How-To configure Tiblio AI for your option income strategy
First up, your account overview
As pictured below, the account overview displays the most important information for you to see the state of the AI for each of your accounts. We'll discuss each of these items in detail below.
This is configured as a percentage of the total account's Liquidation Value as reported by your broker. The value here changes as the securities in your account change in value or whenever you add or remove cash. The value displayed is updated each time you refresh the page. You can adjust this value by clicking the Configure button.
Set as a decimal between 0 and 1, this controls the percentage of total account liquidation value that the AI is allowed to invest.
Toggle Send orders on to have the AI not only compute the orders but send them to your brokerage account for execution and then subsequently manage the orders. Toggle it off to prevent the system from sending orders to your brokerage account.
Pause all activity
Toggle Pause all activity on to stop the AI from sending orders or logging any activity on your account. This is effectively a power button or kill switch. If this is toggled on, the bot won't do anything.
Use this section to configure the equities and the allocation of those equities that will be managed by the bot for this account. The allocation percentage for each equity is a percentage of the AI's configured buying power.
Target Days To Expiration (Target call dte and Target put dte)
This is the target days to expiration to sell put options. A typical range is 30-50 days. Research shows that the price of the options begins to fall more rapidly starting at about 45 days to expiration.
Target Delta (Target put delta and Target call delta)
This can be used to skew the AI to trade more bullish or more bearish or neutral to the market or underlying equity. For example, if you want your AI to trade more bullish because the market is up-trending then you can set put delta greater than .5 and call delta less than .5. If you want the AI to trade more bearish then you would do the opposite. Set the put delta to less than .5 and the call delta closer to .5 or maybe even greater than .5 if you feel like the equity is going lower.
This setting is used to determine if the AI should close an option position early to take profit. Doing so will free up buying power and allow the AI to subsequently open a new option position. A typical value is between 0.7 and 0.9.
Sell options over earnings (calls and puts)
Turn this off to prevent the bot from selling options that have an earnings release date scheduled to fall in between the time that the bot wants to open the position and the expiration date of the option. This setting only controls opening new positions.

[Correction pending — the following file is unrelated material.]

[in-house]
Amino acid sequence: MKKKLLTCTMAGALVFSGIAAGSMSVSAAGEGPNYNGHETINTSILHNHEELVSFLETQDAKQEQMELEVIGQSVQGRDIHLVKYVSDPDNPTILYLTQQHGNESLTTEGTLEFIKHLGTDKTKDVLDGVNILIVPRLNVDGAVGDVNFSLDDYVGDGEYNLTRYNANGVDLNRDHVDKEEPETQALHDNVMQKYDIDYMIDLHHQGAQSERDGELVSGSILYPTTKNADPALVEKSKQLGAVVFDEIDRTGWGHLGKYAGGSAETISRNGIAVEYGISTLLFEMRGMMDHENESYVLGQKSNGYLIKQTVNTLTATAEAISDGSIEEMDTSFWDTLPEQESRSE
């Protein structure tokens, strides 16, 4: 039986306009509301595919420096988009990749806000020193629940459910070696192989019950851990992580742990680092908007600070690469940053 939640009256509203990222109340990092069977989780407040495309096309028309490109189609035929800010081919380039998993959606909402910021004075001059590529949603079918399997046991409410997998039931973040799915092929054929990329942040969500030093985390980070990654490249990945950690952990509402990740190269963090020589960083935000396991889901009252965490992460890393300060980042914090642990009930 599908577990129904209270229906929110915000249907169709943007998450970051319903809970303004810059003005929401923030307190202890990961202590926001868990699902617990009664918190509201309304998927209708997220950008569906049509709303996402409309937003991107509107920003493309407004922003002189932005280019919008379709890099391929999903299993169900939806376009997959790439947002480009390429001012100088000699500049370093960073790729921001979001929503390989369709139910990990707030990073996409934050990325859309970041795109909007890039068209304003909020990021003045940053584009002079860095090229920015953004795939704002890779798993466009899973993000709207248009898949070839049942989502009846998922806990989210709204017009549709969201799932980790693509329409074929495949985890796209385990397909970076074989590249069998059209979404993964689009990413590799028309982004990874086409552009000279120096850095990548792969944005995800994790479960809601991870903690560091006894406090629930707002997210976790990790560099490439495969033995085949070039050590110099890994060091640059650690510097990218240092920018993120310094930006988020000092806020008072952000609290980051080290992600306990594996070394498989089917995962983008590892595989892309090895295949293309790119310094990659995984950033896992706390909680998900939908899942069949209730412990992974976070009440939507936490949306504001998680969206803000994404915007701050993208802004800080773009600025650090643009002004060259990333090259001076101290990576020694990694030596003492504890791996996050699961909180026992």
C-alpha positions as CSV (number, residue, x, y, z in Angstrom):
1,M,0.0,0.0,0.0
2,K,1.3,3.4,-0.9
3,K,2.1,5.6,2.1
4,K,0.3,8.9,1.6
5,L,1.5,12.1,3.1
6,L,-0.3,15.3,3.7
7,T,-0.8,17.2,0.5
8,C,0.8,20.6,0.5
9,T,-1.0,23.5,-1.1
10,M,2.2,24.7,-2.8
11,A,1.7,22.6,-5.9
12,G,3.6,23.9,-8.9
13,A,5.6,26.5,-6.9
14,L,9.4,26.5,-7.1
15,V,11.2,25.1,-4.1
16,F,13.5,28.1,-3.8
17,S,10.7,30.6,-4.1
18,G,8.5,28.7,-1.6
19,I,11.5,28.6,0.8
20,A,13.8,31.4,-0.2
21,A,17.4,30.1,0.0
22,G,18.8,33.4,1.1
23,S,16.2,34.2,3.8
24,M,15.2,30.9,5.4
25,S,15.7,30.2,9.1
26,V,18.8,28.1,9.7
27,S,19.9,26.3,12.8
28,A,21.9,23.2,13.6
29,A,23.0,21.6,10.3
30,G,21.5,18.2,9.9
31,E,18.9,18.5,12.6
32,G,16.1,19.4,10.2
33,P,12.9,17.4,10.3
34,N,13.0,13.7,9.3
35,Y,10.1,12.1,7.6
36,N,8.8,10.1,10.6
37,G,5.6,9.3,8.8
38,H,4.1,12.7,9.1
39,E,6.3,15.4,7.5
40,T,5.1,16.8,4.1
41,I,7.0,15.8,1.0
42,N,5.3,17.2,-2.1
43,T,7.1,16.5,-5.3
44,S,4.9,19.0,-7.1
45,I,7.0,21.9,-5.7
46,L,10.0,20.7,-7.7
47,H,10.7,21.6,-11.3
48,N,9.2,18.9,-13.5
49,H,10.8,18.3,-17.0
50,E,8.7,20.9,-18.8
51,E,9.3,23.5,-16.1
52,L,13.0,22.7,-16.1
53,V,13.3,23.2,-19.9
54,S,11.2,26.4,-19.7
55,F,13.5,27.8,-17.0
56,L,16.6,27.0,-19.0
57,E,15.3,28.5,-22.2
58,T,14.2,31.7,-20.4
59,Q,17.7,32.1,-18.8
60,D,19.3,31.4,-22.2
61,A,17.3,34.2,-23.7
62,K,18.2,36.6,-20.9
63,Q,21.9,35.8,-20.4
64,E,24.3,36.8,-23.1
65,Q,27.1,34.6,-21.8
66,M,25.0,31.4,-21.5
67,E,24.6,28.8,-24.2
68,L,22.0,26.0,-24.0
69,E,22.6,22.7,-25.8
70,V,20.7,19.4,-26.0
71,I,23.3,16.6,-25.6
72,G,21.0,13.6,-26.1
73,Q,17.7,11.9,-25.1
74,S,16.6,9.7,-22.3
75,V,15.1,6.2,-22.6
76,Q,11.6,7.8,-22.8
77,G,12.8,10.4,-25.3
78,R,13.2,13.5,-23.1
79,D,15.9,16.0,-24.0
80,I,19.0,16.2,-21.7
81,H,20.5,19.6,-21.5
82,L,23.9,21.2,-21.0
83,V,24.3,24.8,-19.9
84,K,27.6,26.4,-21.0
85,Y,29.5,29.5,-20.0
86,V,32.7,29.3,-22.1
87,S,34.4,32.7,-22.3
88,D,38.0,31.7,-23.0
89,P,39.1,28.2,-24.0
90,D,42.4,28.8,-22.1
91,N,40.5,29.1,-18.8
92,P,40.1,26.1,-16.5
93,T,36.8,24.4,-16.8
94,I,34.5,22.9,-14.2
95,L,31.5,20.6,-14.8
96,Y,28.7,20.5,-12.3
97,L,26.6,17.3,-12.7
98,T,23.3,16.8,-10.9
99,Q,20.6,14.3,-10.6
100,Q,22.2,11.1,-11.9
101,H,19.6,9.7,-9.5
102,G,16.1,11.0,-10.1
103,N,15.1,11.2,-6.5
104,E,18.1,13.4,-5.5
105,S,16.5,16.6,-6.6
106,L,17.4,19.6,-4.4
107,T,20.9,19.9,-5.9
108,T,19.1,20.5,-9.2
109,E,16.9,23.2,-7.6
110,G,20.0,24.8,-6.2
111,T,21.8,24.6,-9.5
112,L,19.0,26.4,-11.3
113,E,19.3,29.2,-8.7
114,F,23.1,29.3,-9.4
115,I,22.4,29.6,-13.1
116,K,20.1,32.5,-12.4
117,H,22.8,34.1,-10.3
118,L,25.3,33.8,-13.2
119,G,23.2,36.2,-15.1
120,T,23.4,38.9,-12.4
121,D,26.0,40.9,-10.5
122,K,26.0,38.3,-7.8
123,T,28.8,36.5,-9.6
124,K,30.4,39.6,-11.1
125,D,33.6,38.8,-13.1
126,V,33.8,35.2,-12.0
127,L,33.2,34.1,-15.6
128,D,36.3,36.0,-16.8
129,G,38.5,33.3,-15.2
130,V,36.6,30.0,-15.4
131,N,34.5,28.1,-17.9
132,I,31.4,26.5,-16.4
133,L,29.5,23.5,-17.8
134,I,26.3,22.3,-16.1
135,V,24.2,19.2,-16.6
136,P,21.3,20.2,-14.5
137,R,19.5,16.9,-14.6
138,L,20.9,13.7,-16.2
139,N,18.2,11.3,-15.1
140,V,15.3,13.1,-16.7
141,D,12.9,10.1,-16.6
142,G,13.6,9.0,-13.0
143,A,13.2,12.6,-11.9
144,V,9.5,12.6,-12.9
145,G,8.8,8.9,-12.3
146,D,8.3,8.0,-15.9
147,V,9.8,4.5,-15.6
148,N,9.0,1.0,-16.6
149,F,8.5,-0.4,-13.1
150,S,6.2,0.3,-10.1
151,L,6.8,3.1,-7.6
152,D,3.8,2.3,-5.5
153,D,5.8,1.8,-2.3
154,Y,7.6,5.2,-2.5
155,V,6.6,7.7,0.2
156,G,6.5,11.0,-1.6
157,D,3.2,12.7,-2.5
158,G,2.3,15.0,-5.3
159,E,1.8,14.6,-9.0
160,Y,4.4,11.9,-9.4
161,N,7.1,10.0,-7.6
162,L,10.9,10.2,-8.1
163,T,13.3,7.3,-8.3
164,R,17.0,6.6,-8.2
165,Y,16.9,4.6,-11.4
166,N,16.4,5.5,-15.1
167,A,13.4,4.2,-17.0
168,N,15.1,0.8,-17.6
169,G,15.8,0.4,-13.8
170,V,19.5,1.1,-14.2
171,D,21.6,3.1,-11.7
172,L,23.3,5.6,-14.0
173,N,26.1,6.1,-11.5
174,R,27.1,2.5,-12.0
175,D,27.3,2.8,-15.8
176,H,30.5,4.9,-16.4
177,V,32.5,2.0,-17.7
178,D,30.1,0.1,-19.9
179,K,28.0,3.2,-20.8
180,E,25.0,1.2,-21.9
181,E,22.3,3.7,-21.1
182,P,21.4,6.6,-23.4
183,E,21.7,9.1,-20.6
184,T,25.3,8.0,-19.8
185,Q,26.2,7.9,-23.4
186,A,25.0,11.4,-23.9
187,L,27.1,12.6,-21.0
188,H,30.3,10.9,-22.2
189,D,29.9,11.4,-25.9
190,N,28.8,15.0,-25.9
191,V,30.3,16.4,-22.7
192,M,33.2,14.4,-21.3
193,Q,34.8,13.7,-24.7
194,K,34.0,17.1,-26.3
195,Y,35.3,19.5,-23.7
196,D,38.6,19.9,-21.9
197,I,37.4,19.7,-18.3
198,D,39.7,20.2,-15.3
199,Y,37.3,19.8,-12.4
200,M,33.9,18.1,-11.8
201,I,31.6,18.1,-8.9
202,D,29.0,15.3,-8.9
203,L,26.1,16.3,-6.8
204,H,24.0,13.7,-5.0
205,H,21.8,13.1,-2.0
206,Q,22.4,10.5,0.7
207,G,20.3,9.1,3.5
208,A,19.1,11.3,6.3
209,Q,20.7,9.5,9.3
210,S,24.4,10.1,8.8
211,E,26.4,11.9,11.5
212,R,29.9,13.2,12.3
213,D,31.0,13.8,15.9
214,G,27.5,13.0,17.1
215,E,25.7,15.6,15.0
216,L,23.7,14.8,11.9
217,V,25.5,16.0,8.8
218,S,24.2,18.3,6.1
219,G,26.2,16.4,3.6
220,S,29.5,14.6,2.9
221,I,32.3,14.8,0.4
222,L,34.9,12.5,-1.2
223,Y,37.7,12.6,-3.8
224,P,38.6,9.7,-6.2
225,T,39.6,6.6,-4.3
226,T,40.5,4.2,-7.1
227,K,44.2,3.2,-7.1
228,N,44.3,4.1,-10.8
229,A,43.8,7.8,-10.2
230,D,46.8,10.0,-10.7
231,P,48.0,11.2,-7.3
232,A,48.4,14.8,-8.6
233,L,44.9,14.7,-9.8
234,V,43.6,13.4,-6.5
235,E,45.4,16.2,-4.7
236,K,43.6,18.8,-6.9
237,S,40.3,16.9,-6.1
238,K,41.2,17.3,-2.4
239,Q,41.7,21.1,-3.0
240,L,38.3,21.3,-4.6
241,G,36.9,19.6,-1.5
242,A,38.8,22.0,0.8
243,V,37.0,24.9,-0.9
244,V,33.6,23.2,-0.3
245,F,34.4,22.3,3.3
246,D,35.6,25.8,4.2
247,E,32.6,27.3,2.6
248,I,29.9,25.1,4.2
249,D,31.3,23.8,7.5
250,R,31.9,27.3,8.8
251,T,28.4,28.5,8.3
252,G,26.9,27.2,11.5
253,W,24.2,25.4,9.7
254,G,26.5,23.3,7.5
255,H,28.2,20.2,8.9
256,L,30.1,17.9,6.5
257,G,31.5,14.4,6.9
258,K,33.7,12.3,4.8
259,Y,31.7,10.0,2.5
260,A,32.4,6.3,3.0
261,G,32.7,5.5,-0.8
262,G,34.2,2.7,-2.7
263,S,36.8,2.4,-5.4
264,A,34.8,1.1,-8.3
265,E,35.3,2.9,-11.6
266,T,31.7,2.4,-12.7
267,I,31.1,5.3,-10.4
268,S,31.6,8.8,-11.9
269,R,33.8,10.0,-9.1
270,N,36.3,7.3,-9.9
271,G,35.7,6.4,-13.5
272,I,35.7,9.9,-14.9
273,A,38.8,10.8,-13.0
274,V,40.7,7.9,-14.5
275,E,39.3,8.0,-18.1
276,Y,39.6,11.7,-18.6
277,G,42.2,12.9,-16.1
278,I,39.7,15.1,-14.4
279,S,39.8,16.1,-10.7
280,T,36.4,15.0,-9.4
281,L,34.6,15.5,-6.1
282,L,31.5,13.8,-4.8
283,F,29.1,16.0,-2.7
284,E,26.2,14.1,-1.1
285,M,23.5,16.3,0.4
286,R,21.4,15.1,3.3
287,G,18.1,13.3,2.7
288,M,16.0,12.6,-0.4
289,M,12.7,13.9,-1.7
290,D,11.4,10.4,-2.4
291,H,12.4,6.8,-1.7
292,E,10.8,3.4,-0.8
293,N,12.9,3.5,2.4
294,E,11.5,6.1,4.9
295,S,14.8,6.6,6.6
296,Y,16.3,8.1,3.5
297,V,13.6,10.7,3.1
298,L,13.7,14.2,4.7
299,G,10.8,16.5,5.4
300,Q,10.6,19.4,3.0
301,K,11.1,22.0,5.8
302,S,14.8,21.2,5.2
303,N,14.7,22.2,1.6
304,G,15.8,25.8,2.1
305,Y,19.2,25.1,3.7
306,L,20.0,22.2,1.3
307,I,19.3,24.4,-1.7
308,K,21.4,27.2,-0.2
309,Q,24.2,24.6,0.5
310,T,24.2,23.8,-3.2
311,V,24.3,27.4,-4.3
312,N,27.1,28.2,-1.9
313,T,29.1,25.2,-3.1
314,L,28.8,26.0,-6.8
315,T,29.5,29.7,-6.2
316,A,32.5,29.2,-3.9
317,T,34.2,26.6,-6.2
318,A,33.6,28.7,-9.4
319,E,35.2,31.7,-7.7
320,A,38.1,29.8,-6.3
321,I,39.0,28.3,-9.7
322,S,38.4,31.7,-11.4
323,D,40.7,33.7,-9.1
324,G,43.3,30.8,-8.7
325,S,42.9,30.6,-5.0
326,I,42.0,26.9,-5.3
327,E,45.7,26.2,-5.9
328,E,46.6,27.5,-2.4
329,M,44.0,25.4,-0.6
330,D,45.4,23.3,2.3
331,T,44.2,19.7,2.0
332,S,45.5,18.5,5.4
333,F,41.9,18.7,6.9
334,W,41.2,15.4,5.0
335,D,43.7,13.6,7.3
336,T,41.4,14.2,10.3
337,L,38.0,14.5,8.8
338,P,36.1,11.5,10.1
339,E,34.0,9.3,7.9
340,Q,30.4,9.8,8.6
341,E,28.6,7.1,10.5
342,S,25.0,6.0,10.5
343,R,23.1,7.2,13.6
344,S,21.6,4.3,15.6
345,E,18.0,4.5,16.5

Sell options over dividends (calls and puts)
Turn this off to prevent the bot from selling options that have an dividend date scheduled to fall in between the time that the bot wants to open the position and the expiration date of the option. This setting only controls opening new positions.
Common covered call strategies do involve selling call options over dividends to take advantage of an expected rise in the stock price and subsequent fall that can happen after the dividend is paid out.
Order Management Controls for Getting Filled
A common problem with AI trading is that the bot orders don't get filled. Our bot comes with dials that you can use to tell it how aggressive you want it to be when getting filled. Keep in mind that the AI will always start the order at or near the mid market price as calculated is the mid-point between the bid and the ask.
Use the Sell order offset setting to control how aggressive to be when selling options. This is typically a value between 0 and 0.5. A value of 0 would allow the bot to start an order at the mid market price and if after awhile, the order is not filled, the bot can lower the price a little bit and repeat this until it gets all the way to bid, which will result in a fill. Keep this setting at 0.5 to constrain the bot to selling at or very near the mid-market price.
Use the Buy order offset setting to control how aggressive to be when buying options. This is typically a buy to close order and is typically a value between 0.5 and 1. A value of 1 would allow the bot to ultimately buy on the ask after trying various prices between the mid-market price and the ask.
Controls for Scaling Up to Max Position Size
Your bot comes with three settings that you can use to control how much of the position to scale into for each order, maximum per day and maximum per week.
Use the Target order size setting to constrain the maximum number of contracts that can be sold in a particular order. This is a value between 0 and 1 and is used as a percentage of the maximum position size for the equity. This setting can be over-ridden per equity.
Use the Target day size setting to constrain the maximum of number of contracts that can be sold in a particular day.
Use the Target week size setting to constrain the maximum number of contracts that can be sold in a particular week.